North East remains a safe place to live after latest figures show crime is falling
17 Oct | 12:18

The North East remains one of the safest places to live in the country after figures released today (Thursday) show crime is falling.

Crime figures published by the Office of National Statistics (ONS) show crime in Northumbria has reduced in the last 12 months.

Reductions in burglaries, thefts and criminal damage have seen an overall reduction of one per cent.

This bucks the national trend that has seen an average increase of four per cent in crimes recorded by police forces.

Today’s figures also reveal that residents in Northumbria are at the lowest risk of falling victim to personal crime across the entire country.

The risk of residents falling victim to household crime, such as burglary, is also the fourth lowest of all force areas.

Chief Constable Winton Keenen said: “These figures are testament to the hard work of police officers, staff and volunteers across the Force.

“In recent years Northumbria Police have experienced unprecedented challenges and we have had to look at how we meet the needs of the communities we serve.

“However, we have been steadfast in our determination to provide the very best service we can in safeguarding vulnerable victims and in the fight against crime.

“We wouldn’t be able to do this without the much-valued support we receive from the public and a variety of agencies and charities – all building on the strong sense of community for which the North East is renowned.

“I am proud of all the efforts being made to ensure that Northumbria remains one of the safest places to live, work and visit in the country.”

The figures do show some increases in knife crime and violence against a person which are consistent with rises across the country.

Chief Constable Keenen said: “It is important to recognise that levels of violent crime remain low compared to other parts of the UK but we are far from complacent.

“There can never be a good reason for someone to go out with a knife or any form of weapon and we are committed to tackling such issues robustly.

“I would ask that the public continue to work with us and report concerns so we can take positive action.

“Police and Crime Commissioner Kim McGuinness has also established a Violence Reduction Unit (VRU) to tackle the root causes of the issues associated with this type of crime and we are fully committed to working with this programme.”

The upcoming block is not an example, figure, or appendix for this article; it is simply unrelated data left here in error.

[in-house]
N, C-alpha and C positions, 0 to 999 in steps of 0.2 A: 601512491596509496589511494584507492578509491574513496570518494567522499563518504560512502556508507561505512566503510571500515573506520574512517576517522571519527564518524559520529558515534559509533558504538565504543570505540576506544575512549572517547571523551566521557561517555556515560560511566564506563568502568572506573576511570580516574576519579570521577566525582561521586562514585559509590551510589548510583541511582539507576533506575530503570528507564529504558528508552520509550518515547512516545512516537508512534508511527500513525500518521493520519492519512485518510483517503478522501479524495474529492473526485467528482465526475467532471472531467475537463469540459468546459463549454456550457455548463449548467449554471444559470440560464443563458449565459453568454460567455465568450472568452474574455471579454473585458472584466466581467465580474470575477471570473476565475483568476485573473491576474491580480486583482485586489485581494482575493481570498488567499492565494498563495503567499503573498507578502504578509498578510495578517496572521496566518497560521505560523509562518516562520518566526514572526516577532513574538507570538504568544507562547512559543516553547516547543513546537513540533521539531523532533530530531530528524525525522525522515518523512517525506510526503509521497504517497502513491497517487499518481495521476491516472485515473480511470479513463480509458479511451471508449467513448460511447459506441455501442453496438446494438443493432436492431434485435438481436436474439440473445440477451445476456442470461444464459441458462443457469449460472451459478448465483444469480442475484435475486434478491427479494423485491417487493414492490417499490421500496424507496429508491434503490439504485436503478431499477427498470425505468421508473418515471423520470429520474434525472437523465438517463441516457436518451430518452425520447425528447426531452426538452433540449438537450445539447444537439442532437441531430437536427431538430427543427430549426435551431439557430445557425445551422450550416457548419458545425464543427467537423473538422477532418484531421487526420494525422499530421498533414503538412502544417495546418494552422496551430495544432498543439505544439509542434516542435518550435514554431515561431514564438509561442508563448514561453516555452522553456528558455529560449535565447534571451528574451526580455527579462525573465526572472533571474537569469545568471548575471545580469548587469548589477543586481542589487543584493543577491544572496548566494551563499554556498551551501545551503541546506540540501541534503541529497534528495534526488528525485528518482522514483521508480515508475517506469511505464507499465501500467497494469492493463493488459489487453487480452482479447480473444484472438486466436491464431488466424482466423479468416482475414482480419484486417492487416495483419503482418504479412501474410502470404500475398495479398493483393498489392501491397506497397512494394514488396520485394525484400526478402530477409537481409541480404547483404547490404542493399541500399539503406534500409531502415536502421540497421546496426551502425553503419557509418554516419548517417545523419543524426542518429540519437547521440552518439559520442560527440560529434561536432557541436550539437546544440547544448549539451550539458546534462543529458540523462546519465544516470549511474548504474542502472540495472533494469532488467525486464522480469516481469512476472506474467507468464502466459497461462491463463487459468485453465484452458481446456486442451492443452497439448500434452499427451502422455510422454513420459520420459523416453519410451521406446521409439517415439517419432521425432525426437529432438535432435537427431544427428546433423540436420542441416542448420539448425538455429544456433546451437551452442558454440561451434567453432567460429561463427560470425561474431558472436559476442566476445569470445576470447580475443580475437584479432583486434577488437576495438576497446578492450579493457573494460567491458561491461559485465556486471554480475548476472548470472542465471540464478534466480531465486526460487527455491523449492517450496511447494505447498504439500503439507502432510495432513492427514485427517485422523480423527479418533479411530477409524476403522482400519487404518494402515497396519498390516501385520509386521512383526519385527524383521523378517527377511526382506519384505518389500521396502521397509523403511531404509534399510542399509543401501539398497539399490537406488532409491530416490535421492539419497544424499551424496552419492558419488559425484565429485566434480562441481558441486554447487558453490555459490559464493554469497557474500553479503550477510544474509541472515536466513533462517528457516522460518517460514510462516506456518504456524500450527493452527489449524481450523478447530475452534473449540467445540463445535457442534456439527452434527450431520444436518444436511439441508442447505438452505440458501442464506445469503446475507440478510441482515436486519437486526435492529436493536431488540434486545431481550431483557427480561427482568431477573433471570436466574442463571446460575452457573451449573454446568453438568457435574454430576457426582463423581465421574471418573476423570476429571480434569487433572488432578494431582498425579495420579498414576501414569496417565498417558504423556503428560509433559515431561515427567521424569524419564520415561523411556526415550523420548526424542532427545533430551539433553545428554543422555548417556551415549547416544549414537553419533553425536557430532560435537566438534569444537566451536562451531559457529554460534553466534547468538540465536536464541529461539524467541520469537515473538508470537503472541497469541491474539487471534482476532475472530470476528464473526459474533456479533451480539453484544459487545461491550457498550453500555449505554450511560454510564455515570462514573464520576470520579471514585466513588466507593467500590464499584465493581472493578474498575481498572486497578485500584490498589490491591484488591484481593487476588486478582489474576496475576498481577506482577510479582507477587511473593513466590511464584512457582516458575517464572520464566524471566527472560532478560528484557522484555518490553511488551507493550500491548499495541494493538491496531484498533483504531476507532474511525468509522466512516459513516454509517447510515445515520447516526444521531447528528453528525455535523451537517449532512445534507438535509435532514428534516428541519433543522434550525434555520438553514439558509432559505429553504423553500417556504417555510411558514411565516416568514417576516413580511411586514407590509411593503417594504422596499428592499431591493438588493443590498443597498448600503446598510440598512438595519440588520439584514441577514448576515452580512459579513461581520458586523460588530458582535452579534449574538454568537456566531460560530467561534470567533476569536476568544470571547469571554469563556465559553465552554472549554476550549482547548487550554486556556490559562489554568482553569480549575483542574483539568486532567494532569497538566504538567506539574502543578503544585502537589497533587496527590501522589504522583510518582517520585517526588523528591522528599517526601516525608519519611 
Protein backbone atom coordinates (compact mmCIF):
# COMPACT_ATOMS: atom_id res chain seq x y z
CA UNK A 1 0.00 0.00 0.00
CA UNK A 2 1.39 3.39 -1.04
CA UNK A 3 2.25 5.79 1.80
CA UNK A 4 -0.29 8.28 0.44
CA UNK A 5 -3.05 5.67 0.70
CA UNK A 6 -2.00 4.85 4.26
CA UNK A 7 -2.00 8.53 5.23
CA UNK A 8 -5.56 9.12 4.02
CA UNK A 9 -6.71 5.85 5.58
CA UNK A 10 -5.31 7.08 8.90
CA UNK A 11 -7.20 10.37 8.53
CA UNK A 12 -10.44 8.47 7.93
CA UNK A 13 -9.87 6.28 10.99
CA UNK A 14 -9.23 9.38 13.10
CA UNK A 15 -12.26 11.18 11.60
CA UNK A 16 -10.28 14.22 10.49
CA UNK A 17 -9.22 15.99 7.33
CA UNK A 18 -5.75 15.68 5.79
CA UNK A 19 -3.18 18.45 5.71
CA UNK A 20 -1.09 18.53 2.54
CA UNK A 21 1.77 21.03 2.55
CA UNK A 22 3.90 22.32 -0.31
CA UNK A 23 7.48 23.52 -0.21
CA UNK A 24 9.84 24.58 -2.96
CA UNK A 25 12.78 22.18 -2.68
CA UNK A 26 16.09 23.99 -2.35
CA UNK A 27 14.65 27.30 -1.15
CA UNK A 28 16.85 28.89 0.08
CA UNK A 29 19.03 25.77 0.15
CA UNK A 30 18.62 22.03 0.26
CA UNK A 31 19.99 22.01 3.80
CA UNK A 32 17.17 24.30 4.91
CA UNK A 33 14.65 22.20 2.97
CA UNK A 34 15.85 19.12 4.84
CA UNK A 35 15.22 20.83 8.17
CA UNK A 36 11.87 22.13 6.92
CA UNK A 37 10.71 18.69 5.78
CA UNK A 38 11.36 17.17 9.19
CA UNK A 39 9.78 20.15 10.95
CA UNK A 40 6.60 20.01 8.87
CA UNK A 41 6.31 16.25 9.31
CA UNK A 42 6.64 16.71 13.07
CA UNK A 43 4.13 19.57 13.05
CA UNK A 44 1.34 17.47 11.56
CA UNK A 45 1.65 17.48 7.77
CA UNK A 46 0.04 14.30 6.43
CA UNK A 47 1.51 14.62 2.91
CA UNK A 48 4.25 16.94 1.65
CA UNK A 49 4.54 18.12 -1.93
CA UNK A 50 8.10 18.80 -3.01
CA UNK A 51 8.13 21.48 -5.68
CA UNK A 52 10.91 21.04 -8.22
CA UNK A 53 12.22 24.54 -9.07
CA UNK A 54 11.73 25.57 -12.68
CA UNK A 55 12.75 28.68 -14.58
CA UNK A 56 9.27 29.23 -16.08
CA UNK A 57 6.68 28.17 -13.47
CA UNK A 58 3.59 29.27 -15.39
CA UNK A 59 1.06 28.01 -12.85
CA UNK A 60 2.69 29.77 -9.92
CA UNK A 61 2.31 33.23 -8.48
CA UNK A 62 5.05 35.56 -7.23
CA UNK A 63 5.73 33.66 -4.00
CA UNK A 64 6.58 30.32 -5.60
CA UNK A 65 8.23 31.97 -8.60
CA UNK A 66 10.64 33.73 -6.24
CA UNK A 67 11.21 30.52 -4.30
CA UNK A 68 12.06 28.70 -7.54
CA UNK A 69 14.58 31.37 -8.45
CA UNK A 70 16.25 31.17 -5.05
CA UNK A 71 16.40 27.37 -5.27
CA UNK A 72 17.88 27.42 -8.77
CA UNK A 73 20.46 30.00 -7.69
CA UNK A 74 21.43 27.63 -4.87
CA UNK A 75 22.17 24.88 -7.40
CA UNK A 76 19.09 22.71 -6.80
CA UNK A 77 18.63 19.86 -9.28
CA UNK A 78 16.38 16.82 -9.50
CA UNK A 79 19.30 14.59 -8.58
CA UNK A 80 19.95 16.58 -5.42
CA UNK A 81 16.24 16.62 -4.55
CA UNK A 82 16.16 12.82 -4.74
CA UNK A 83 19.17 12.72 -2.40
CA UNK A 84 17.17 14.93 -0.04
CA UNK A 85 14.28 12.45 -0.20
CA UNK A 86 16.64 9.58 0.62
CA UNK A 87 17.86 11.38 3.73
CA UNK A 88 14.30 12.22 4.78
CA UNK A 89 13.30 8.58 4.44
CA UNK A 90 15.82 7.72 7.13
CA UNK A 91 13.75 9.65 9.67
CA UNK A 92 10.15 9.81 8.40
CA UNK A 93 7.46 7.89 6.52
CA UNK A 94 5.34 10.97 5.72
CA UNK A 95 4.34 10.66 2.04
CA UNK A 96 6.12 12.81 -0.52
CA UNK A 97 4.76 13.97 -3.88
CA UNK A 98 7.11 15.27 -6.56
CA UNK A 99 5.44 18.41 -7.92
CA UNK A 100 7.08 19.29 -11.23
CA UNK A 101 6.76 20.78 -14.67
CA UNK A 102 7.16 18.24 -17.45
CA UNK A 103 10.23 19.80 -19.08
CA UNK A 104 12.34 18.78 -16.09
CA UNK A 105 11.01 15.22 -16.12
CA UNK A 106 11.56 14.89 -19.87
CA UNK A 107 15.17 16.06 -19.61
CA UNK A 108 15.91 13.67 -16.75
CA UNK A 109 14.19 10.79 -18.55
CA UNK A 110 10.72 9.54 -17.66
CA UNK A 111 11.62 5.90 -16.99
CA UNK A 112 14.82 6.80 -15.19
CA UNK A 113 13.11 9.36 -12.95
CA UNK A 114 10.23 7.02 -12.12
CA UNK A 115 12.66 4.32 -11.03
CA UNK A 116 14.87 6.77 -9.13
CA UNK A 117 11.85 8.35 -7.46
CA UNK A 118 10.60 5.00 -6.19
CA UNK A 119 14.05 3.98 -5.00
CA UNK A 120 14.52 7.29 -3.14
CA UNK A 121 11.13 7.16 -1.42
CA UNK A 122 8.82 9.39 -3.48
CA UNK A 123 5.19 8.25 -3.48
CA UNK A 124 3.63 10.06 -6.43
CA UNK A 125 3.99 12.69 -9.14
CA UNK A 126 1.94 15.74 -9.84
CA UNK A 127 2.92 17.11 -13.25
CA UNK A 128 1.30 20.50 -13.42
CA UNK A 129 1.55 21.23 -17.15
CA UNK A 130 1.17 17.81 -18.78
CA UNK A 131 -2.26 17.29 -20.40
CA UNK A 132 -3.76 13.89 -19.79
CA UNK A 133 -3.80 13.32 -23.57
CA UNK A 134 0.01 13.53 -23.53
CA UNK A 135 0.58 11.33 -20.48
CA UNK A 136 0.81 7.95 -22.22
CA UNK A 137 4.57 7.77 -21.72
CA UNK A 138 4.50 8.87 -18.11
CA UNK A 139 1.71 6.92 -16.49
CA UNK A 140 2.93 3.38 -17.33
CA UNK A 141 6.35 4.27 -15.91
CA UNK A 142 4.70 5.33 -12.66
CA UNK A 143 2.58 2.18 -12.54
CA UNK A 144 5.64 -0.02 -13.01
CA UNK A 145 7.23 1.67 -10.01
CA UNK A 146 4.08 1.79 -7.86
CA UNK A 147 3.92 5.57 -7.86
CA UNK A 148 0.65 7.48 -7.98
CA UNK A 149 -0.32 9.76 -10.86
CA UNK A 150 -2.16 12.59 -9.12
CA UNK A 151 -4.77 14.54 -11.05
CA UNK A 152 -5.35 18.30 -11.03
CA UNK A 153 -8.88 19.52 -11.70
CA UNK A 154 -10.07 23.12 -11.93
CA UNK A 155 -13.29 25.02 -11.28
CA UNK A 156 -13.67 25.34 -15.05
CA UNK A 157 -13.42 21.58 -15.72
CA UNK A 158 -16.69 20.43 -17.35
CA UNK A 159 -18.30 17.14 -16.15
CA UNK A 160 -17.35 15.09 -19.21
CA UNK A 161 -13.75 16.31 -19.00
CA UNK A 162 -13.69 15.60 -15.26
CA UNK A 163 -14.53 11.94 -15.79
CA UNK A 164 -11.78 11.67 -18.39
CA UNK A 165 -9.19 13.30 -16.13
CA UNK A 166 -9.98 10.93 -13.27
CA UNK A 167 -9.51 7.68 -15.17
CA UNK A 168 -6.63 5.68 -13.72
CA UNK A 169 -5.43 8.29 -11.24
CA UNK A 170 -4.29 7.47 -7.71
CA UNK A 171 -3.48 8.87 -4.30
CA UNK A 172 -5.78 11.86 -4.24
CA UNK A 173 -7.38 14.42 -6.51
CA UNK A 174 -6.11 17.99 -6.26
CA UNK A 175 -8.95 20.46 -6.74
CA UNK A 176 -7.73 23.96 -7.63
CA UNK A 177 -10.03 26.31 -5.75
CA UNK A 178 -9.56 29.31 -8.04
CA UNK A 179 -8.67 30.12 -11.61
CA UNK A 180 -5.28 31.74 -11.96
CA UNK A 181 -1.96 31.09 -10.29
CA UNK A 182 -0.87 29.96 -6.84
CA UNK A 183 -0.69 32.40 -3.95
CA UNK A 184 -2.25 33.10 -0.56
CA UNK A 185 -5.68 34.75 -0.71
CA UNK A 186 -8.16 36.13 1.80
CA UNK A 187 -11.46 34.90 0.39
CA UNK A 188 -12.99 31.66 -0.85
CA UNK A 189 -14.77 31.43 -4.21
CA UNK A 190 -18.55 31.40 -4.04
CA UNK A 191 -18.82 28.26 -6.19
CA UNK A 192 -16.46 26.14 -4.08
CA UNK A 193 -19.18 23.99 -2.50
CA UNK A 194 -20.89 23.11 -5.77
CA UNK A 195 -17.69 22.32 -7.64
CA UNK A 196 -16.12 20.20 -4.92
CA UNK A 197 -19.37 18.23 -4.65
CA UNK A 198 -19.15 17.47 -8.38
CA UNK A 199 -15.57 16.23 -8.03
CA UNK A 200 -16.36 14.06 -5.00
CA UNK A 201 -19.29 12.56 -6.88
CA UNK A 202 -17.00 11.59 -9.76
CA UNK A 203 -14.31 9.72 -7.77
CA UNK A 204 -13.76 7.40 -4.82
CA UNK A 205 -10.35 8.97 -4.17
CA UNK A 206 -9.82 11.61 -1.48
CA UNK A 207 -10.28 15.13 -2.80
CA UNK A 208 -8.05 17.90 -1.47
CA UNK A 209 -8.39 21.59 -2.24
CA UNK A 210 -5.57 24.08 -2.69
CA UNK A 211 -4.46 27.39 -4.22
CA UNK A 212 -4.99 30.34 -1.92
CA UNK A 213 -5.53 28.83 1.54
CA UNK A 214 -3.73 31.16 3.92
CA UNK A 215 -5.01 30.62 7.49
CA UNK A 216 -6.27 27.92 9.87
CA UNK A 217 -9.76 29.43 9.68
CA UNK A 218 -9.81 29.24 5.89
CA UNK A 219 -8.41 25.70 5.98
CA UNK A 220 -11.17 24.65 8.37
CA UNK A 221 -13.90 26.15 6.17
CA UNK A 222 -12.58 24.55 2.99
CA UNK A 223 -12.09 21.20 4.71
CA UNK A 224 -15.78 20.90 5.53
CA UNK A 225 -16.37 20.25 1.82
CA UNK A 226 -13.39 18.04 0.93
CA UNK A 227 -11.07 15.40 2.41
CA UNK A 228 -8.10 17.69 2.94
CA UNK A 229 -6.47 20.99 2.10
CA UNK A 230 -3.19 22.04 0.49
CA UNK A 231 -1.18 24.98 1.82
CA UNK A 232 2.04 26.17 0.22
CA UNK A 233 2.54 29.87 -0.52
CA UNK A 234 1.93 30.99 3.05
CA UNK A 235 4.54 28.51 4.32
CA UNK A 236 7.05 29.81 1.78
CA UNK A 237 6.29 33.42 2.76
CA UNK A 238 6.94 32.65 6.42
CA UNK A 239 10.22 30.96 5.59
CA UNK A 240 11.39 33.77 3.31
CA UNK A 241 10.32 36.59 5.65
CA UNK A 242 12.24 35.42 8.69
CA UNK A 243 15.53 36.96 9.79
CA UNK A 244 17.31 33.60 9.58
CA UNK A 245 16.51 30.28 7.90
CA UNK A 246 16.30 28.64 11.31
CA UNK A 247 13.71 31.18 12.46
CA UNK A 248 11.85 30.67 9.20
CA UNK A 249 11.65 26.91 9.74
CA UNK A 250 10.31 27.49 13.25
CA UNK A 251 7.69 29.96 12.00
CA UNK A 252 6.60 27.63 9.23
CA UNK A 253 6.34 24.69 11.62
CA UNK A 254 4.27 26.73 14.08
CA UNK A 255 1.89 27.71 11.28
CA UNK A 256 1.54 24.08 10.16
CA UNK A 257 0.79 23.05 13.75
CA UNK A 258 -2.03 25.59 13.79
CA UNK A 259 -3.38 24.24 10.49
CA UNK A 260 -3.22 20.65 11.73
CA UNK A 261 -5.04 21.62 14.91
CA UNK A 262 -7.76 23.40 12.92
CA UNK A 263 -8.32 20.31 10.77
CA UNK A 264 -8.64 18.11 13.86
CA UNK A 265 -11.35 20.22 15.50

Northumbria Police remains top for seven of the of the eight public confidence measures that are surveyed nationally when compared to most similar forces.

The figures published by the Office of National Statistics cover a 12 month period between June last year and June this year.

Police and Crime Commissioner Kim McGuinness said: “I’m pleased that the risk of personal crime in Northumbria is the lowest in the country and that 68 per cent of those surveyed believe Northumbria Police do a ‘good’ or ‘excellent’ job – second in the country.

“I know this is thanks to the officers, staff and volunteers who are working harder than ever after a succession of Government cuts.

“As Police and Crime Commissioner, it’s incredibly important to me that people are reporting crime – all crime. The more accurate the reporting and recording, the better we can understand the problem and address it.

“The rises in knife crime and violence against a person are, of course, concerning and that’s why I’ve already set up a Violence Reduction Unit to tackle the root causes of crime and divert young people away from crime through early interventions.

“We still have low-levels of knife crime compared to other areas with big cities but I am determined to do all we can to drive this number down.

“Although my office has been given money for this prevention unit by this government, what we’re increasingly seeing is that they want to talk tough on crime.

“Incredibly, but by no means surprisingly, the money actually only covers crime prevention up until next March, allowing ministers to talk big on addressing rising crime while ignoring the need for even a short-term solution.

“We need them to commit. To ignore their terms of office, to think about the future of our children and commit to a long-term, fully-funded prevention plan.”

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